We were lying cuddled together, dozing, when Johnny Walker and Doritos came into the room, tugged me into my clothes, and dropped me into the wheelchair. They were stoned and drunk, and Doritos was looking worried. He was angry with Johnny Walker. Cindi thrust her tongue deep into my mouth in a liquid farewell, and then, as my wheelchair was pulled backward from the room, she receded absurdly, as if she were a character in a poorly animated cartoon.

In the front room, the boy who had been petting the cat had fallen asleep on the couch. He was sitting upright, his head lolling as if his neck were broken. The brown-haired girl opened the front door and Doritos and Johnny Walker pushed me outside and bumped me down the steps into the yard.

It was drizzling outside, and the tires of my wheelchair sank an inch or more into the mud, making the going hard. Both Johnny Walker and Doritos had to push. They rolled me past the spot where the van had been parked. We passed it at the end of the driveway. It was lying sedately on its side on the far side of the road, the wheelchair lift sticking obscenely into the air. I could see tire tracks where it had rolled over the embankment which paralleled the drive. I turned my head around as far as my neck would allow and looked at Doritos. He smiled glumly and shrugged. He told me Johnny had gone back to get the bottle of tequila and had somehow knocked the van out of gear.

Eventually we came to a blacktop road which glistened wetly in the darkness. They pushed me for at least an hour; soon we were all quite thoroughly drenched. Eventually, we came to an overpass. I could hear cars and trucks whizzing by at regular intervals; it was the interstate highway.

Somehow Doritos and Johnny Walker got me over the waist-high concrete barrier without spilling me out of my chair or hurting me much, and somehow they got me up the steep embankment and onto the shoulder of the highway. I don’t think it would have been possible if they hadn’t been so drunk and ‘luded, and it wasn’t easy even then. It wasn’t long before Doritos’ persuasive hitchhiking moves caused a semi rig to slow and stop some fifty yards ahead of us. Its emergency flashers beat a visual tattoo in the misty night as Johnny Walker tilted my wheelchair back onto the rear wheels and ran with me to the truck.

There was no way they were going to get me and the wheelchair into the cab. I wondered what came next. Were they going to leave my chair sitting eerily empty by the wayside while they kept me upright in the seat between them? Were they going to abandon me and the chair both?

I needn’t have worried. I rode back to the hospital in the trailer of the semi, surrounded by cases and cases of lettuce from Sunnydale Farms. The driver had left the lights on, and I passed the time by watching an inchworm make its way along the top side of one case, bridge the gap to the next case, and finally end up baffled and frozen with indecision when the gap between the second and third cases was too wide to arch over. I wanted to be that inchworm.

I also would have liked to have seen the expression on the face of the hospital security guard as the produce truck rolled by him at four-thirty in the morning. Suddenly, the big doors of the truck were thrown open and I was lowered to the pavement in front of the Chronic Building. Johnny and Doritos wheeled me, soaking wet and muddy, through the front door and back, back, back to the chronic ward.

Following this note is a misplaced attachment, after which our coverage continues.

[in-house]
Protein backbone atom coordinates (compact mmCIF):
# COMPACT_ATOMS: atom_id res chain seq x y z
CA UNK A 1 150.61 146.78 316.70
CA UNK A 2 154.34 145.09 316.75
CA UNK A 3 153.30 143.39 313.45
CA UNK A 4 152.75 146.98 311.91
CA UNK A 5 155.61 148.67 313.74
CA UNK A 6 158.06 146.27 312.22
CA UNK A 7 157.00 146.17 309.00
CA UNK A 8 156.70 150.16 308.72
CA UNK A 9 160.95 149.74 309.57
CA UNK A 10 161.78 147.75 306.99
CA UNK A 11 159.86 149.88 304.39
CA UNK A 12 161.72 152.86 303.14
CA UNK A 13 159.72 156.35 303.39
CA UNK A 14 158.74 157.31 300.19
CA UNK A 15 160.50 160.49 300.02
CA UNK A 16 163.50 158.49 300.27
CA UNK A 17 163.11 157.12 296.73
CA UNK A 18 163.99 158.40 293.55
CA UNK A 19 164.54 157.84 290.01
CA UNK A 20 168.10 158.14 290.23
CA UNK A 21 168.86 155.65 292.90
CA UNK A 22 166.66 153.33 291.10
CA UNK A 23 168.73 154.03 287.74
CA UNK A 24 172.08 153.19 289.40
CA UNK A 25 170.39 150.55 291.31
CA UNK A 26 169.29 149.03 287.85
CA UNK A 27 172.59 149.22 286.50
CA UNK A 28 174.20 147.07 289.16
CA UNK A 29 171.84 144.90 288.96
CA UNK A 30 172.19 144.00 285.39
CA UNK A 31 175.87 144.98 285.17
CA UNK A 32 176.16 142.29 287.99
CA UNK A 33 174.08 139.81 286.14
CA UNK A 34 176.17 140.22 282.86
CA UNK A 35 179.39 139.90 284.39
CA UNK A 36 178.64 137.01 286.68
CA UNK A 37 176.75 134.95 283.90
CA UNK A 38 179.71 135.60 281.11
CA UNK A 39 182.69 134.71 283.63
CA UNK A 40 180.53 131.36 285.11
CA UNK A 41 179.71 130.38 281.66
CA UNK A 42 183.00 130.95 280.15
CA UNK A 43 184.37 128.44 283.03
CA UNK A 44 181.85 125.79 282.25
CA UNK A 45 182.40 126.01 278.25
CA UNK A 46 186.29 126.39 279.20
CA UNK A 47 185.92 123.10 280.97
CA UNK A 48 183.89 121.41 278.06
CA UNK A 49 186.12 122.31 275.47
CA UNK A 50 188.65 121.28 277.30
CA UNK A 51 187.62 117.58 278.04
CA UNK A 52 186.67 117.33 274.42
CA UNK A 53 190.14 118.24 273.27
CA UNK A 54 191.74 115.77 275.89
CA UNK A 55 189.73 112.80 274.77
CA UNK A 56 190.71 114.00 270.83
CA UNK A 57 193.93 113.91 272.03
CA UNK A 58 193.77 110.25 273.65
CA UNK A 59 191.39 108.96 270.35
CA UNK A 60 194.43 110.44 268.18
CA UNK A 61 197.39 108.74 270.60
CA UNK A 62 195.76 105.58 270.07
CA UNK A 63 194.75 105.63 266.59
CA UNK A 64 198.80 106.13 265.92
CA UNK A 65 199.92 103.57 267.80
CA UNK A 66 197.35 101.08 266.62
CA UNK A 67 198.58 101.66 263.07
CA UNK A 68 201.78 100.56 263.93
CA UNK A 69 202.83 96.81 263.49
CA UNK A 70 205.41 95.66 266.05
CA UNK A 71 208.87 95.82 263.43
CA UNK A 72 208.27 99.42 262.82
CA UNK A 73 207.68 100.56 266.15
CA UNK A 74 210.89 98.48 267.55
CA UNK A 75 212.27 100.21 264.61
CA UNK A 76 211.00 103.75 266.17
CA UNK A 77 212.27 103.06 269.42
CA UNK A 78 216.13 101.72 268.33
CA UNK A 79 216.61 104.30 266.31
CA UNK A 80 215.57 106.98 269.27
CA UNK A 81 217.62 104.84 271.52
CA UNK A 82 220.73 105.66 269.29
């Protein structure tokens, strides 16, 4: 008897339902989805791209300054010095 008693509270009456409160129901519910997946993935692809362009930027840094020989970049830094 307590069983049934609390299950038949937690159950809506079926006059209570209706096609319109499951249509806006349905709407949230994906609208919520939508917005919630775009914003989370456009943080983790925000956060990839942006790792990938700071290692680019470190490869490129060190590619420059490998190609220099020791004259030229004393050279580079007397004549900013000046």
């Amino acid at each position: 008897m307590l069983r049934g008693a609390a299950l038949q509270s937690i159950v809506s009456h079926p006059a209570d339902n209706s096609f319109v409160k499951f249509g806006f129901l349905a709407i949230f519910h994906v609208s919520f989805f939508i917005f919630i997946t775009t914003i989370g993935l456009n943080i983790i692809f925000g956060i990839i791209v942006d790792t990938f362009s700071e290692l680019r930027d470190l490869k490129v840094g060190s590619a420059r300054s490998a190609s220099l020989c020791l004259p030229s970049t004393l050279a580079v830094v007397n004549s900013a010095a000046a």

Jackson, the night technician, let us through the heavily-barred door, snickering at the sight of us. We did look pretty rough. In the round stainless steel mirror that is screwed to the wall beside the nursing station we were distorted, soaked and brown with mud on the lower halves of our bodies. Johnny Walker found a twenty dollar bill in his front pocket and pulled Jackson aside. Jackson nodded vigorous assent to whatever Johnny was saying. Doritos carefully hung the keys to the van on the wall of the nursing station and signed the vehicle back in, and then pushed me to the shower room where he stuck me, wheelchair and all, under a stream of tepid water while Johnny Walker went to get a mop to swab away the telltale trail we had left on the floor.

Fifteen minutes later I was lying in my bed in clean underwear while Doritos and Johnny Walker polished my wheelchair with towels, removing all traces of my night of sin. I wondered how they were going to account for the missing van, but I wasn’t really concerned. That was their problem, or more specifically, Doritos’, since Johnny Walker hadn’t officially been along.

As soon as Doritos and J.W. had gone, I felt a burning urge to urinate. I cursed myself for not remembering to sign to them for a urinal. Jackson would be getting me up within thirty minutes. He would be rough with me if I were wet, but I decided not to wait.

I thought of Cindi with an i as the bed grew warm around me.

The caterpillar has changed direction, and disappears across the sill, quick-step. I suppose it decided to risk the green paint. A pity. I would have like to have rolled my wheelchair over it. All those legs, in perfect coordination. I look down. My bare knees have acquired a distinctive green tint from the airborne paint particles. The painters have moved closer now. They’re about fifty yards away, and occasionally the wind wafts pigment at me. I must be starting to look like Lou Ferrigno. The Incredible Quadriplegic Hulk. I wish I could turn away and at least keep the stuff out of my eyes. The technicians haven’t noticed; I’m sure they’re having a good time in the nursing station, playing cards and telling jokes. I can hear their laughter, but I can’t make out what they’re saying. I wish Doritos and Johnny Walker still worked here.

I feel the need to pee. Staff routinely takes me at four o’clock, but I don’t think I’ll wait. No, I won’t wait.

As the warm urine trickles down my leg, I think of Cindi with an i, of Johnny Walker, of Doritos, and of that inchworm. I think especially of the inchworm. All those legs!